Sunday, November 7, 2010

Gratitude - #1

Before 2003, my curiosity in the history of the Silver Bowl was totally in the hobby territory. Then I clued in that I actually had one heck of a story to unearth. I flew over the Great Pond and threw my ignorant self into the archives of Armagh and Belfast and London where I encountered the stunning kindness of 3rd cousins and others, people who had been total strangers to me until then.

The first was Venetia. She not only offered that I could stay at her home in South Kensington, but she also offered her bed. This meant that she slept on a sofa that night, a sofa that isn’t more than 5’ long. Seven years later, she offered me her bed once again. Her brother Tommy cooked our supper for the second night. Since meeting him for the first time in 2003, I have often stayed with him, but this time he had other company. The first time I stayed with him, he actually kitted out a room especially for me - freshly painted and with a newly bought brass bed – and told me it my mine to use whenever I visited London. There was even a stuffed teddy bear and flowers in “my” room, just be sure I felt welcomed.

On this trip, I met another 3rd cousin for the first time. Actually, his grandfather is my 3rd cousin. His grandson Jack – who would then be a 3rd cousin twice removed, is how I think it goes -  hosted me at Tetbury where he lives and works on the grounds of High Grove as a gardener. He and his friend Grant are also skilled in the arts of being butlers. I realize now, having experienced it for the first time, that butlering is way more than an art – it is more like an act of grace. Not only were there were fresh freesias in my room, but my bed was turned down nightly and a special treat was added one night to celebrate Halloween. I slept with a goblin that night. He left sticky toffee on the pillow. Sorry.

Home cooked meals with Jack and Grant were served according to the rites of French service and sometimes served in the English style, so I could experience both. In one style of service, the butler serves from the right and clears from the left and in the other, well I plead jet-lag. I can’t recall. Any woman of my generation can also tell you that it is the rare 30 year old male who will not only ask you if you have any laundry, but then also do it AND iron it. Heck, I rarely iron it myself. If it were not that my research called me to leave for Dublin at the hideous hour of 3:30 on Monday morning, the boys would have had to use a crowbar to get me to leave.

On the Sunday that I stayed there, Jack drove us a couple of hours to Devon to meet his grandparents. More gracious hosts than Pat and June do not exist on the face of this planet. At one time, long before retirement, they ran a pub somewhere – I can’t recall where – which was voted best pub in England. If June’s ciabatta chicken is anything to go on, it is no small wonder that their pub won the award. She did the cooking there. For dessert, she served us perfectly poached apples with Devon clotted cream – surely one of the world’s seven wonders – and the four apples that we enjoyed together were four of the thirty six which had grown from a graft on their apple tree, a graft done by their gardener grandson.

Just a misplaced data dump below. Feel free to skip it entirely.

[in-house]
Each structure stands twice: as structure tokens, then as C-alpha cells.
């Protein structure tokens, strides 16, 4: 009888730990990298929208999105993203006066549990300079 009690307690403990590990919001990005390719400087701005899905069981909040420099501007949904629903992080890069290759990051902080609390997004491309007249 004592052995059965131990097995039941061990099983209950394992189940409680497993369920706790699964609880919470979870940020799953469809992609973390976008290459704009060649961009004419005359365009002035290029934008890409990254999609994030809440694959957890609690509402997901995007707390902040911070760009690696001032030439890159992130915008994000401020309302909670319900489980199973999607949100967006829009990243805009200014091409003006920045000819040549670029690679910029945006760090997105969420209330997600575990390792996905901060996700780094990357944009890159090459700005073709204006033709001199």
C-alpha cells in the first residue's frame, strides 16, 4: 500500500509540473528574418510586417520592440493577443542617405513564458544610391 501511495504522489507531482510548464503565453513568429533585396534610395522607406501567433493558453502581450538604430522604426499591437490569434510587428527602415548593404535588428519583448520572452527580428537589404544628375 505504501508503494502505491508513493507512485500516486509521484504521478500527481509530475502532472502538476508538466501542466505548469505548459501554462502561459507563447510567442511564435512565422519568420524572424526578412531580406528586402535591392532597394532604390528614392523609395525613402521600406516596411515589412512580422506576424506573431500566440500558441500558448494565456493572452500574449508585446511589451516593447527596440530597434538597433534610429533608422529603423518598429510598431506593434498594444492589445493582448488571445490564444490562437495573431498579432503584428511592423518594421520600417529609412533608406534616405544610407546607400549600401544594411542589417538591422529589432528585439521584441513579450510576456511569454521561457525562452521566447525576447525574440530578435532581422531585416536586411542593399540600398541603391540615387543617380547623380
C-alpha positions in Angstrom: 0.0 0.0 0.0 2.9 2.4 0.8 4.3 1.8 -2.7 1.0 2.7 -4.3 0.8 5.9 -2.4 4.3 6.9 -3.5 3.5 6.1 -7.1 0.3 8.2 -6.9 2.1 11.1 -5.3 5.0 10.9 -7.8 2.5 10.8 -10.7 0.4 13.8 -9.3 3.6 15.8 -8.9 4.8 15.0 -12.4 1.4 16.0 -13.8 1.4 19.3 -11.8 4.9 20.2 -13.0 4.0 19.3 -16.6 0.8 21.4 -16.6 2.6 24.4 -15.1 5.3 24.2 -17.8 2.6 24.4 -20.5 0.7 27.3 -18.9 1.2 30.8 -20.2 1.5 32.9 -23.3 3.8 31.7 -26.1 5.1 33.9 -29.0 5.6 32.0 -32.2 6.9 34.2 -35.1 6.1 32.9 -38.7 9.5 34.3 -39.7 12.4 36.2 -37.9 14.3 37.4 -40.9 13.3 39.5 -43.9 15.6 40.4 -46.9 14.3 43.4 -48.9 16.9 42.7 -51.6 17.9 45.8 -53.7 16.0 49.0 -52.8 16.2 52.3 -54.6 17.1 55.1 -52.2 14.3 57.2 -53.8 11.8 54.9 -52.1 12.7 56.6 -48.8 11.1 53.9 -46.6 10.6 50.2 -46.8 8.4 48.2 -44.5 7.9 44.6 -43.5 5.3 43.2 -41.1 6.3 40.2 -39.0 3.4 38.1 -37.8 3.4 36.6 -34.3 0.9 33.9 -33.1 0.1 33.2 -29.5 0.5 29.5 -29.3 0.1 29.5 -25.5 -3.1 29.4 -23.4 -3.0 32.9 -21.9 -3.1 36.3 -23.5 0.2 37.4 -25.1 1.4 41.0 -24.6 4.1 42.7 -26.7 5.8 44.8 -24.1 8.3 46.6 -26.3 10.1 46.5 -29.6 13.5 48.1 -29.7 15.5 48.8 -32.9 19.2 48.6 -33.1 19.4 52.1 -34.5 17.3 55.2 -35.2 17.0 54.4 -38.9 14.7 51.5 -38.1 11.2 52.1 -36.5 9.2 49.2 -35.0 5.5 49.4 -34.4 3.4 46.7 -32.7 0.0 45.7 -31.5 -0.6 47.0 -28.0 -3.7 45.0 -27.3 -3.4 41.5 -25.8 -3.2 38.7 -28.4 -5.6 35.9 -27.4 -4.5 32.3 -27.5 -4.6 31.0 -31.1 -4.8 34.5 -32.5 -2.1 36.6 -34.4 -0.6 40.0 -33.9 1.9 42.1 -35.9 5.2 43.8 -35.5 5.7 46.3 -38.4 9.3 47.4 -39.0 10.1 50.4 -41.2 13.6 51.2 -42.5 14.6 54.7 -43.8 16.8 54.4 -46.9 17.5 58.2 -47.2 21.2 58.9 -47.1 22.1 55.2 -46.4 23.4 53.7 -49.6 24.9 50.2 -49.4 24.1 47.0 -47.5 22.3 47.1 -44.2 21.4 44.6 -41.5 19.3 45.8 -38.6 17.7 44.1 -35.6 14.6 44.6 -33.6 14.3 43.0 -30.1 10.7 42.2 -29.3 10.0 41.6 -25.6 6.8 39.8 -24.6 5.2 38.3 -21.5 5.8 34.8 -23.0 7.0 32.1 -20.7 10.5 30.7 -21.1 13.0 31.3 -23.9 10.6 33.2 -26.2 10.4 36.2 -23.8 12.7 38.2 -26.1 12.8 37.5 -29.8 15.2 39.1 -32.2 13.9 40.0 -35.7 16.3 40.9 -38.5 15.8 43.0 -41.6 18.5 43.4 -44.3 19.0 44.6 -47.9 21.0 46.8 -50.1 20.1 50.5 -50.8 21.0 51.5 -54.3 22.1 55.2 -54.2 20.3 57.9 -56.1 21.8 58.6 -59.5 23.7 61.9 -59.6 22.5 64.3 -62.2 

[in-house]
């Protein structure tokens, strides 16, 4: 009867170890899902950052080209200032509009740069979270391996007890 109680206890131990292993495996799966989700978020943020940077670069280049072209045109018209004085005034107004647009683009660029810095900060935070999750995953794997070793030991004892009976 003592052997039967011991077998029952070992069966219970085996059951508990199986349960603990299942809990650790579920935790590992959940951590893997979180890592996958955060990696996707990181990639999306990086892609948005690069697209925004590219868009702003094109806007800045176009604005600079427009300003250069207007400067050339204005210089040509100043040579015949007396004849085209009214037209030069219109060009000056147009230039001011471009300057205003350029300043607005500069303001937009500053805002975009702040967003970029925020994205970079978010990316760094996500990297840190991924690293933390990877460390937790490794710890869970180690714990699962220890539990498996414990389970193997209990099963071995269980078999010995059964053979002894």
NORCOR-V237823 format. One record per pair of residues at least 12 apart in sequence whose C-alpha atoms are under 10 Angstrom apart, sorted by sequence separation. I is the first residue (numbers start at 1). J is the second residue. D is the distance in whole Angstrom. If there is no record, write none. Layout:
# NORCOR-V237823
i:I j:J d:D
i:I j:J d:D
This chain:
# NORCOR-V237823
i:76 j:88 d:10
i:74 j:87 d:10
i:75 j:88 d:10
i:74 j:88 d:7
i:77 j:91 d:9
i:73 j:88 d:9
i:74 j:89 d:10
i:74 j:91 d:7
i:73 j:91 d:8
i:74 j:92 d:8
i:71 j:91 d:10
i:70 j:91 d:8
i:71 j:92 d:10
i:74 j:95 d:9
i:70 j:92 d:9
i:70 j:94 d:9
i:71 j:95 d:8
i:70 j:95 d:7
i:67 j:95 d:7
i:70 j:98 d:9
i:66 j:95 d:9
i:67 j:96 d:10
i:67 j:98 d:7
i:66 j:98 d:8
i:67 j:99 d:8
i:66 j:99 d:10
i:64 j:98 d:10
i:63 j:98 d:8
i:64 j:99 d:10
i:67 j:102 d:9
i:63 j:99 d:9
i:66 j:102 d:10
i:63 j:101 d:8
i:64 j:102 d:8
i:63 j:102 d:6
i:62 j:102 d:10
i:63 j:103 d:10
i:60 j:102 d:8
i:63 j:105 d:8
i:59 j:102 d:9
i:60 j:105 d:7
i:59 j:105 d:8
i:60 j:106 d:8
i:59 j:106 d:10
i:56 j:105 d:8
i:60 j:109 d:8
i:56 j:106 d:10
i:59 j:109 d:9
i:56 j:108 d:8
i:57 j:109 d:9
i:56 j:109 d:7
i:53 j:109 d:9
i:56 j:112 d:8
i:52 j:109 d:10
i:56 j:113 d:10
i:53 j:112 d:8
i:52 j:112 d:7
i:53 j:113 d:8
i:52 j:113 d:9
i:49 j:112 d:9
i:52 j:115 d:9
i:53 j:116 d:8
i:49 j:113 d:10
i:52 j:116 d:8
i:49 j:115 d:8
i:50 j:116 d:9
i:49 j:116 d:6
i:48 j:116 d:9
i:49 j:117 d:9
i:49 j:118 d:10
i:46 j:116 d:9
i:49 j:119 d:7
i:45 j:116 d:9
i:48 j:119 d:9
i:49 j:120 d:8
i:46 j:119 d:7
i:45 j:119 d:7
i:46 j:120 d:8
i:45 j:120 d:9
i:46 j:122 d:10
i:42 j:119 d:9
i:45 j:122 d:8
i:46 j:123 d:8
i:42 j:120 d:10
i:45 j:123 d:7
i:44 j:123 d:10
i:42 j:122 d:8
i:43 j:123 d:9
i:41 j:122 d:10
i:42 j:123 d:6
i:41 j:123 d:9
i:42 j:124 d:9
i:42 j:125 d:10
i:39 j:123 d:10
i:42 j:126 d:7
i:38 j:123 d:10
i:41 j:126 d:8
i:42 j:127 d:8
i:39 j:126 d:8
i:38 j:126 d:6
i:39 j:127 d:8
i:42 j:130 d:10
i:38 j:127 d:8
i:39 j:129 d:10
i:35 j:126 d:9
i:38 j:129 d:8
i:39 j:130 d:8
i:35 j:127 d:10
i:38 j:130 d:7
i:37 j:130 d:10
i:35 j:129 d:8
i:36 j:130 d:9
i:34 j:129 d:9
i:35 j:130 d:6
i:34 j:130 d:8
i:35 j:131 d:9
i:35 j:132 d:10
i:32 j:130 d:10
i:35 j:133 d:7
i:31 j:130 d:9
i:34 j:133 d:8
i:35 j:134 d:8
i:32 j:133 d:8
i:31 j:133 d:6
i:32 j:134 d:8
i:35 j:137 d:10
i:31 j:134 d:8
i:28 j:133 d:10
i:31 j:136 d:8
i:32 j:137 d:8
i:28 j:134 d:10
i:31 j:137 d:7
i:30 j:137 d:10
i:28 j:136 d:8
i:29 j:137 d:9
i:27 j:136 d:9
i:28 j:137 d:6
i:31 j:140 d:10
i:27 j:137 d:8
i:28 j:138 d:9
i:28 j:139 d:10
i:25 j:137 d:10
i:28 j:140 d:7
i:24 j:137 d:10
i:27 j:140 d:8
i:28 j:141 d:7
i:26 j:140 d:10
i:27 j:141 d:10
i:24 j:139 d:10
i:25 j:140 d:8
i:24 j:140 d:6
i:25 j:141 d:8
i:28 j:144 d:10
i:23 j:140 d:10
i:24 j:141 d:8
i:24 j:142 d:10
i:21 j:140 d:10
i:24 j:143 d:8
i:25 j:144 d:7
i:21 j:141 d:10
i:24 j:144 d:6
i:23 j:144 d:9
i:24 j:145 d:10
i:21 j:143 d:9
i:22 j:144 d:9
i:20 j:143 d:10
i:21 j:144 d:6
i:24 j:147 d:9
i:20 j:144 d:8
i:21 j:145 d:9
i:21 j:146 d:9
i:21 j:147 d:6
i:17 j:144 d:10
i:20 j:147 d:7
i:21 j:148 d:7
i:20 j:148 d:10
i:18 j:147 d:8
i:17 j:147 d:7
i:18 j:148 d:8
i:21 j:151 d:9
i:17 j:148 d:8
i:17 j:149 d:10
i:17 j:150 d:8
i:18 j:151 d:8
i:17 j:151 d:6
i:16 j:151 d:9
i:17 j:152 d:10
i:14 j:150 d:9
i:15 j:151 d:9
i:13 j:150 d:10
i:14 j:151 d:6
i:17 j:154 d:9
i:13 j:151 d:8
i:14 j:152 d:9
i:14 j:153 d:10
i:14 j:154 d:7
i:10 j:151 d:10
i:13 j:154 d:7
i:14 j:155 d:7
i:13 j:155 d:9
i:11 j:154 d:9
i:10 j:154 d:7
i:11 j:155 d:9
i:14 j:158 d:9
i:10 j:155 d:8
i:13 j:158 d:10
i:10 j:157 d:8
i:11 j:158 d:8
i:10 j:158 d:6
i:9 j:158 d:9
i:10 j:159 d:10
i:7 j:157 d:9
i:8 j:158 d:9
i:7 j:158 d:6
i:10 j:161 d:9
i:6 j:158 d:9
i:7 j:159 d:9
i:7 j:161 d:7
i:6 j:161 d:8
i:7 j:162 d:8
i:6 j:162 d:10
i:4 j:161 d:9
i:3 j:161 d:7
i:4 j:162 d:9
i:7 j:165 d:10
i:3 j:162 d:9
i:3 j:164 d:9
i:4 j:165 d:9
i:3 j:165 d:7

Yesterday, Peter – a friend from Dublin who I met a few years ago as a result of this work – drove me a couple of hours north so I could meet up with Seamus whose father had recently bought a house named Silverbridge, a house that figures in the history of the local COULTER family. It is a listed house and had previously been inhabited by an eccentric bachelor who shared it with his 35 dogs and 35 goats. In spite of the fact that there were urine stains half way up the wallboard – Hughie, Seamus’ father showed me the extent of it, so I know that this is no exaggeration – this old bachelor had always emerged in immaculate kit. Not a whiff of goat about him. How he achieved this is anybody’s guess. Hughie & Seamus toured me around. Piles of dry rot, wet rot and burned timbers revealed the extent of what was necessary.

From there, Seamus drove ahead of Peter and me in the manner of a race course driver to guide us towards the home of his grandmother. I had wanted to meet Alice for years, but whenever I had come to Ireland she had been off gallivanting in Italy or some such. This time though, I got lucky. There she was - as they say, “as alive as life and twice as natural” - in the dining room of Liscalgot House where we chatted while Seamus’ mother, Phyllis, served us tea and scones.

Mary Cumiskey is one of the stalwarts of the Creggan Historical Society and I had already read her well-researched book on the famine in Creggan, but I hadn’t known that she had also published a subsequent book in 2007 on the Creggan Charter School which ran from1737-1811. This was a school funded by Protestants to convert Catholics to their way of thinking and my 5 times great grandfather was the first schoolmaster there. Clearly, he was a piece of work. Worse, his son George who had followed him had been dismissed as schoolmaster for immoral conduct as a result of a complaint lodged by a Miss Rose Johnston and her father James. Now, this part of the history had never been part of the family lore that our family knew about, but there it was – warts and all, as Mary said. Hmmm.

Tonight, I will be at Peter and Bernie’s where they will fuel me with fine food and banter and then I will return to start the second week of my foray into the Deeds Registry. Life doesn’t get any better. Except that I still have to find time to enjoy my first Guinness. I think tomorrow will be the right day. My birthday. When I’m sixty-four ...

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